Paste text without the formatting into a Word document

Power User Corner

By Frank C. Rice

Learn how to create and use a simple macro that will let you paste text into a document in Microsoft Word 2000 or 2002, without the text's original formatting.

Applies to
Microsoft Word 2002

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When you copy and paste formatted text into a Microsoft Word 2002 document, the Paste Options smart tag appears, which provides an option to paste the text without the formatting. This is handy if, for example, you don't want to mix formatting styles in your document.

However, there are a couple of reasons why you might not want to use the Paste Options smart tag. First, if you're like me, you frequently use the keyboard to copy (CTRL+C) and paste (CTRL+V) text. This means that to use the Paste Options smart tag you must remove your hand from the keyboard, use the mouse to click the Paste Options smart tag and select an option, and then return your hand to the keyboard to continue working. If, like me, you do this operation a couple of dozen times a day, it can represent a substantial interruption in your work flow. Second, the Paste Options smart tag isn't available in earlier versions of Word. You could use the Paste Special option on the Edit menu to paste unformatted text, but then you are back to using extra mouse clicks.

In this article, I'll show you how to create a simple macro that replaces the default behavior of the CTRL+V keyboard shortcut so that it pastes the text without the formatting.

Create and run the macro

First let's create the macro, which will allow us to paste unformatted text from the Clipboard into your documents. If you've never created a macro before, this one provides both a good learning experience and a useful function.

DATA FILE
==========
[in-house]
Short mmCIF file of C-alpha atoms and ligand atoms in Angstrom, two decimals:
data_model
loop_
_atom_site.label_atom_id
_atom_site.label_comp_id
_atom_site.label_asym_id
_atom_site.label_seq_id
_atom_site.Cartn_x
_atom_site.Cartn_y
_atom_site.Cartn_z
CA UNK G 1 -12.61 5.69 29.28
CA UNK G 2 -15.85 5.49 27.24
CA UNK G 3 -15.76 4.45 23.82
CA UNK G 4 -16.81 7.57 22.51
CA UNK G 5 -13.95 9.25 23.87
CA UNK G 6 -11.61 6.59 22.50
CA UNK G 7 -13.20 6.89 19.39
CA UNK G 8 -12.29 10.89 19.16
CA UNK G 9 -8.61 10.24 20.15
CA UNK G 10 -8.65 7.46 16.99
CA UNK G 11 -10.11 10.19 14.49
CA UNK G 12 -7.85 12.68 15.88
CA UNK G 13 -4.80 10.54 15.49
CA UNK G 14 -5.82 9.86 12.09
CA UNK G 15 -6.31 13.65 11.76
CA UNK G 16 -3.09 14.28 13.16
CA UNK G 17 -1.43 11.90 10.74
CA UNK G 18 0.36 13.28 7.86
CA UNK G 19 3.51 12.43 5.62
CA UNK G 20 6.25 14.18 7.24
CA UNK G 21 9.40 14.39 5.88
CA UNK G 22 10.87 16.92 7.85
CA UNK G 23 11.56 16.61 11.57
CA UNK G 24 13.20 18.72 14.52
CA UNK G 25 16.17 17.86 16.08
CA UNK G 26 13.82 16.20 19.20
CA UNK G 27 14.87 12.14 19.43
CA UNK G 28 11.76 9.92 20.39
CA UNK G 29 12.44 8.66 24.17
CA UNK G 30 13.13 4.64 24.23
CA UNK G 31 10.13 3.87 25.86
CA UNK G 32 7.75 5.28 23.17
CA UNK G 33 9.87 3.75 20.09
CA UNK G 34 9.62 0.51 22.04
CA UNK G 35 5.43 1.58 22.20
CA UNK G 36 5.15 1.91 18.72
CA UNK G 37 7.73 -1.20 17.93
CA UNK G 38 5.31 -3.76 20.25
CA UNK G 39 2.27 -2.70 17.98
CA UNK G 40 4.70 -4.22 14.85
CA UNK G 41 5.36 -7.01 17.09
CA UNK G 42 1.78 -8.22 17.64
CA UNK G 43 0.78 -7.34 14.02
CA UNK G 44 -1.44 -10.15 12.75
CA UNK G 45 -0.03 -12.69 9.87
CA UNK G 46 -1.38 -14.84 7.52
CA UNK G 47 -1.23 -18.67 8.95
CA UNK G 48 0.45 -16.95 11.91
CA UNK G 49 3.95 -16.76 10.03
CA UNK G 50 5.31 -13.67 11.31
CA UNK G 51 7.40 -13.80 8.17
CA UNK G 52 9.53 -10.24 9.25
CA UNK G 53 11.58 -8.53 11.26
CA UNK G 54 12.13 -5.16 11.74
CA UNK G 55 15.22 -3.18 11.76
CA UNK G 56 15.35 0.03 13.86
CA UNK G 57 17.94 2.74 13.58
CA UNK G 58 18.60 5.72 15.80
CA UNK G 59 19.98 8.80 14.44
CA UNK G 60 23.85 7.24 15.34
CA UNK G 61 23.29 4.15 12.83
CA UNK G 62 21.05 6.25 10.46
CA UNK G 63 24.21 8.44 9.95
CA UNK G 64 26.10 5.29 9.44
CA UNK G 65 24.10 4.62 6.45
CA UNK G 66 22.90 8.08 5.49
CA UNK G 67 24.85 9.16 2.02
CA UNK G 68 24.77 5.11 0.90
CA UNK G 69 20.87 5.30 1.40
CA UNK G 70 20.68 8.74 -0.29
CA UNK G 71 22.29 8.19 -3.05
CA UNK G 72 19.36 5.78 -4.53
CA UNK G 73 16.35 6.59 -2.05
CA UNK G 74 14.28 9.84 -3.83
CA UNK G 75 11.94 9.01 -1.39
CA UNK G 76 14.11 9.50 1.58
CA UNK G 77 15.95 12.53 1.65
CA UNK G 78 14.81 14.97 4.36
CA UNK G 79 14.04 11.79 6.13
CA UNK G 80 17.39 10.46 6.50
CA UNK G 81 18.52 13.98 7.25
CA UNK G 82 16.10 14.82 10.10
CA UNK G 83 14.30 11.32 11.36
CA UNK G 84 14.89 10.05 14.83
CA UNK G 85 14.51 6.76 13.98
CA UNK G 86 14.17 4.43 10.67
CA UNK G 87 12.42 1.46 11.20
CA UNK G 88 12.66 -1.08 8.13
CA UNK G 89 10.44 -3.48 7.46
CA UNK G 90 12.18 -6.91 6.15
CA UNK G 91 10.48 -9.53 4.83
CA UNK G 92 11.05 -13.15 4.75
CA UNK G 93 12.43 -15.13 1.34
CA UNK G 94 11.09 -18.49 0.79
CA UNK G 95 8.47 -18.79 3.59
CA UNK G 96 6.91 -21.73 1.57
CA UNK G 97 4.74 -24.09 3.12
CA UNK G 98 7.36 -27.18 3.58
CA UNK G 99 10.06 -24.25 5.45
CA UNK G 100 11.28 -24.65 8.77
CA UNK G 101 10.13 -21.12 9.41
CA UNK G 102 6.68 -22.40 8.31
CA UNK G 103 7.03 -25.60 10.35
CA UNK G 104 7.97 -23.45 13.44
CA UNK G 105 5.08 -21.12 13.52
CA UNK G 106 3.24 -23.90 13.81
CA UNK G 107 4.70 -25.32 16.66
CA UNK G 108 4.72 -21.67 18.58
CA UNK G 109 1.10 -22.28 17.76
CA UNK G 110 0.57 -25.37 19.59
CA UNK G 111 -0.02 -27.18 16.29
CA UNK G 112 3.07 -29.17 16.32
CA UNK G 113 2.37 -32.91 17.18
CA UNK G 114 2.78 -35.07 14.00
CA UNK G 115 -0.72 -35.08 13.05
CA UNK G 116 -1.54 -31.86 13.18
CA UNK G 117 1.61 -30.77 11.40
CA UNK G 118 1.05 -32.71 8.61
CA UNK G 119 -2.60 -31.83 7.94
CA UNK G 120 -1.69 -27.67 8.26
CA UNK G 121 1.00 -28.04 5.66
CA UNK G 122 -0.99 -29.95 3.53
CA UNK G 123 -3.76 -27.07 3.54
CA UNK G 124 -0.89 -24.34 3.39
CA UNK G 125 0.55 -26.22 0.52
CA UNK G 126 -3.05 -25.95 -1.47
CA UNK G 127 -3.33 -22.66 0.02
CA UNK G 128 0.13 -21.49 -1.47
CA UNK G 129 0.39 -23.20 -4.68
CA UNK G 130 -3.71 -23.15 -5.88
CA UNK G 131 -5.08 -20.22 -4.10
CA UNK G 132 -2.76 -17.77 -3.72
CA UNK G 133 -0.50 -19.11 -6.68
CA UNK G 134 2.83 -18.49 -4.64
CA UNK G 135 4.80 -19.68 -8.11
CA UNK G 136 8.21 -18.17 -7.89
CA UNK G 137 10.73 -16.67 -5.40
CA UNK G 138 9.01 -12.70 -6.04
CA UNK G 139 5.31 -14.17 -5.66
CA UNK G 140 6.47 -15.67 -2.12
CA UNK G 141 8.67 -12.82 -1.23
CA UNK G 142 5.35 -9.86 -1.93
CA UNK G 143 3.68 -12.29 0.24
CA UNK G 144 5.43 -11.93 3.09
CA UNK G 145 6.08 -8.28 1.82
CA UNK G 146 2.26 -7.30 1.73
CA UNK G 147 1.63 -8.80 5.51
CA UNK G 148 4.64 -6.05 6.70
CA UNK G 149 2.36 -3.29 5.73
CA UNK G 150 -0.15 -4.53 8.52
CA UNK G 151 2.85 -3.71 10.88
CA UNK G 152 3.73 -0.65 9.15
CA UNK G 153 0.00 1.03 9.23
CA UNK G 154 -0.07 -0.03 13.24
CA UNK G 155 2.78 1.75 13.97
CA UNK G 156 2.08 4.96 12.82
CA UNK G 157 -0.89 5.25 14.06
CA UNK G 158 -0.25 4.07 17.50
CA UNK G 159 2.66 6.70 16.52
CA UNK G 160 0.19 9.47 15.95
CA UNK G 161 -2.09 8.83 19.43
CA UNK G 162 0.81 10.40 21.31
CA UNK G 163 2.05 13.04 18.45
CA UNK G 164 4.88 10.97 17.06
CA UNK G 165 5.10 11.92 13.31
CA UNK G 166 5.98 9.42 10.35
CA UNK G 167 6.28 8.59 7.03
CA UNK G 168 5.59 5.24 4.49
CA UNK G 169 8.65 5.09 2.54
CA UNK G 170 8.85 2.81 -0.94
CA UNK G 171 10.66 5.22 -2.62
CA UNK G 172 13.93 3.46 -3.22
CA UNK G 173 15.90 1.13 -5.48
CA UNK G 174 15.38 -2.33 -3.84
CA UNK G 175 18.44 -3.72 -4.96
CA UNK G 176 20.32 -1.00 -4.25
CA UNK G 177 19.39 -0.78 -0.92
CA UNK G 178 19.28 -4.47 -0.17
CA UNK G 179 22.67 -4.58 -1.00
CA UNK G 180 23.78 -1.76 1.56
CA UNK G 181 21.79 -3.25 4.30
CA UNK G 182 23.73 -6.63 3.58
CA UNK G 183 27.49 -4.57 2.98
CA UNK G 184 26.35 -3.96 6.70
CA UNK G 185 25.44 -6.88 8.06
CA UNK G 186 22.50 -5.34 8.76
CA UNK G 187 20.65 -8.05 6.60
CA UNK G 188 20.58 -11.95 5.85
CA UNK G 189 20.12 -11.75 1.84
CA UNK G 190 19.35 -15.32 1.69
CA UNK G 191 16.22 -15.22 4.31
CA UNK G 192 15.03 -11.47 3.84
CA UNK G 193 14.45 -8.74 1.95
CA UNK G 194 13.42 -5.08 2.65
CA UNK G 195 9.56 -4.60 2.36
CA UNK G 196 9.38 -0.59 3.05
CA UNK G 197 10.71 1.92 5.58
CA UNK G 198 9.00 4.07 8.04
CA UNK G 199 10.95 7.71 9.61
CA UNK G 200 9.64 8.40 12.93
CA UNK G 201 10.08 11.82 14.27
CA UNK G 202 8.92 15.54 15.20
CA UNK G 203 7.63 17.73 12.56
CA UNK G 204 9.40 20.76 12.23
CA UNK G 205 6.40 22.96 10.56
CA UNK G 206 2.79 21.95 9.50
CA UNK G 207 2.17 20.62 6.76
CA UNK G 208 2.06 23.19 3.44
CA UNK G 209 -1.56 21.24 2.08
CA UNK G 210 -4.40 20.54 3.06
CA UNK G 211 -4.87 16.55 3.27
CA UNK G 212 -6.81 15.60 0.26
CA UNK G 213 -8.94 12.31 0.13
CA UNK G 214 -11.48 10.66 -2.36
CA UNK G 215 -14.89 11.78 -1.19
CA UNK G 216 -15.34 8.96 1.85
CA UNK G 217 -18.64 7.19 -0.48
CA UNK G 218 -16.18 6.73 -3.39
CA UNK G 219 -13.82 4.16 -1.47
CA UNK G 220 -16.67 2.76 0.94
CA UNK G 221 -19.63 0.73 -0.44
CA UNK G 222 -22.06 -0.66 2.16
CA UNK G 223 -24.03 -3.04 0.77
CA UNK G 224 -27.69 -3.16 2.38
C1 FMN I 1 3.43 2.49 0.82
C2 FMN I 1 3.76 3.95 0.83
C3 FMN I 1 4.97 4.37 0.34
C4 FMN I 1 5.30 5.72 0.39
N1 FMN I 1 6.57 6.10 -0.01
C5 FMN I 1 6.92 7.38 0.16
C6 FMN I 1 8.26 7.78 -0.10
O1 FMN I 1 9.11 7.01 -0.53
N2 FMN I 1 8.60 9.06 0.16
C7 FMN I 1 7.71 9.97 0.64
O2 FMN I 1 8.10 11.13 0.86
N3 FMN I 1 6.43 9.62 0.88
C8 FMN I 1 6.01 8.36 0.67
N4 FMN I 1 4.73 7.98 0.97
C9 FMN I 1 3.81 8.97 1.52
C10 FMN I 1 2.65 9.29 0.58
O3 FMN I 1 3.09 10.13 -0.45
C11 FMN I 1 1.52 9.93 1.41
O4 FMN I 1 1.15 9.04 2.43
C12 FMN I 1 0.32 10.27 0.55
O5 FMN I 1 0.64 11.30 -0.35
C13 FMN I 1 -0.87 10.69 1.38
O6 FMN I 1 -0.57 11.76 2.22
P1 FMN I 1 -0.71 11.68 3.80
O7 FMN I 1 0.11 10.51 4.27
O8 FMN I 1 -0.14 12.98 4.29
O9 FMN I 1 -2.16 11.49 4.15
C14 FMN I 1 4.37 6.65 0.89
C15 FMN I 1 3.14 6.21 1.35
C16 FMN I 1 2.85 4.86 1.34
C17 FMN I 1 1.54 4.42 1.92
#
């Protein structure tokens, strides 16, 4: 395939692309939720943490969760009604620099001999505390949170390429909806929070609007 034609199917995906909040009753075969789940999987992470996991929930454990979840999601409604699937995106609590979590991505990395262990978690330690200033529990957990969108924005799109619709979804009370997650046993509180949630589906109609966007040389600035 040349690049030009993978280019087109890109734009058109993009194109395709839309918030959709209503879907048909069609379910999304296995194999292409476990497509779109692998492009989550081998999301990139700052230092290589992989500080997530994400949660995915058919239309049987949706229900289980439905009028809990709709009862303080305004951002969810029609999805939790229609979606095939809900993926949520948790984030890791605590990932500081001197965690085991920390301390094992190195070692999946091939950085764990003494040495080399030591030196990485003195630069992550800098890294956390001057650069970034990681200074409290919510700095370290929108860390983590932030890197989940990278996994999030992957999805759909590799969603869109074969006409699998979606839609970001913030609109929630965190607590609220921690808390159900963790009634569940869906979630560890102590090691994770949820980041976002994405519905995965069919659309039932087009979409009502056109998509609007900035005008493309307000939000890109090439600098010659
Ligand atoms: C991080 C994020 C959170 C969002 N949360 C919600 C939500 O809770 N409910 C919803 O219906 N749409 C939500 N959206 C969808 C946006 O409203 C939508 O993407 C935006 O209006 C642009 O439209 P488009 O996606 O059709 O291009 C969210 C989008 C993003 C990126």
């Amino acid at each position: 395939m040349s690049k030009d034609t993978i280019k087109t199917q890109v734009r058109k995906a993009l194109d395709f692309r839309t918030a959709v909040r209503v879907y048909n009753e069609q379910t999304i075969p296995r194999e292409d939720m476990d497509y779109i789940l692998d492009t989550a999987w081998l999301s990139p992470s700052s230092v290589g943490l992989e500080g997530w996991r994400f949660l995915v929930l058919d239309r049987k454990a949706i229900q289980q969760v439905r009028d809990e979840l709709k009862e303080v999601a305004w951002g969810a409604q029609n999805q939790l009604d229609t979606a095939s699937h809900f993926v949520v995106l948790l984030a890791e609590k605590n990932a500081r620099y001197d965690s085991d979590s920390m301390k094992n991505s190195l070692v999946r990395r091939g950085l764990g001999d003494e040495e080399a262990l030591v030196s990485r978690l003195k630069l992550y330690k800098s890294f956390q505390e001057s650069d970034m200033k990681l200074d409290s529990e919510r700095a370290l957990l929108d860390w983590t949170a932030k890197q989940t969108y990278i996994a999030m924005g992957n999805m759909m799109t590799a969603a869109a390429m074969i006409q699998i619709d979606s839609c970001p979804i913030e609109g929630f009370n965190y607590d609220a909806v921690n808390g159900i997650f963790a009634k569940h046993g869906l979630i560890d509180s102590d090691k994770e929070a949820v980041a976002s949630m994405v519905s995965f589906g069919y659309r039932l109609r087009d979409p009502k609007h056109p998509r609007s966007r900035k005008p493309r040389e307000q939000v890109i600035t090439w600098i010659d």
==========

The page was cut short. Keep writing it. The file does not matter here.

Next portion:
To create the macro to cut and paste without formatting

  1. Start Word.
  2. On the Tools menu, point to Macro, and then click Macros to display the Macros dialog box.
  3. In the Macro name box, type PasteUnformattedText.
  4. Make sure that All active templates and documents is displayed in the Macros in list, and then click Create. The Microsoft Visual Basic® Editor is displayed.

 Note    If you need to learn about the Visual Basic Editor, see the Power User Corner column Managing macros with the Visual Basic editor.

  1. Directly above the End Sub statement in the PasteUnformattedText subroutine, type the following line of code:
Selection.PasteSpecial DataType:=wdPasteText
  1. On the File menu, click Close and Return to Microsoft Word.

Now you need to instruct Word to run the PasteUnformattedText macro each time you press the CTRL+V keyboard shortcut.

To run the macro each time you press CTRL+V

  1. On the Tools menu, click Customize.
  2. Click the Keyboard button.
  3. Make sure the Save changes in box displays Normal.dot.
  4. In the Categories list, click Macros.
  5. In the Macros list, click PasteUnformattedText.
  6. Click in the Press new shortcut key box, press and hold the CTRL key, and then press and hold the V key at the same time. The Press new shortcut key box displays Ctrl+V.
  7. Click Assign. Click Close, and then click Close again.

That's it! Now, every time you press CTRL+V, Word pastes text from the Clipboard without the formatting.

If you ever want to return the CTRL+V keyboard shortcut to its default behavior, it's very easy to do.

To return the CTRL+V shortcut to its default behavior

  1. On the Tools menu, click Customize.
  2. Click the Keyboard button.
  3. Make sure the Save changes in box displays Normal.dot.
  4. In the Categories list, click Macros.
  5. In the Macros list, click PasteUnformattedText.
  6. In the Current keys box, click Ctrl+V, and then click Remove.
  7. Click Close, and then click Close again.

The CTRL+V keyboard shortcut now pastes text and any formatting from the Clipboard by default. However, the PasteUnformattedText macro is still available if you ever want to use it again.

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About the author

Frank C. Rice works for the Office Developer Center team. In addition to contributing to the Office Power User Corner column, Frank writes developer articles for the Microsoft Developer Network (MSDN).

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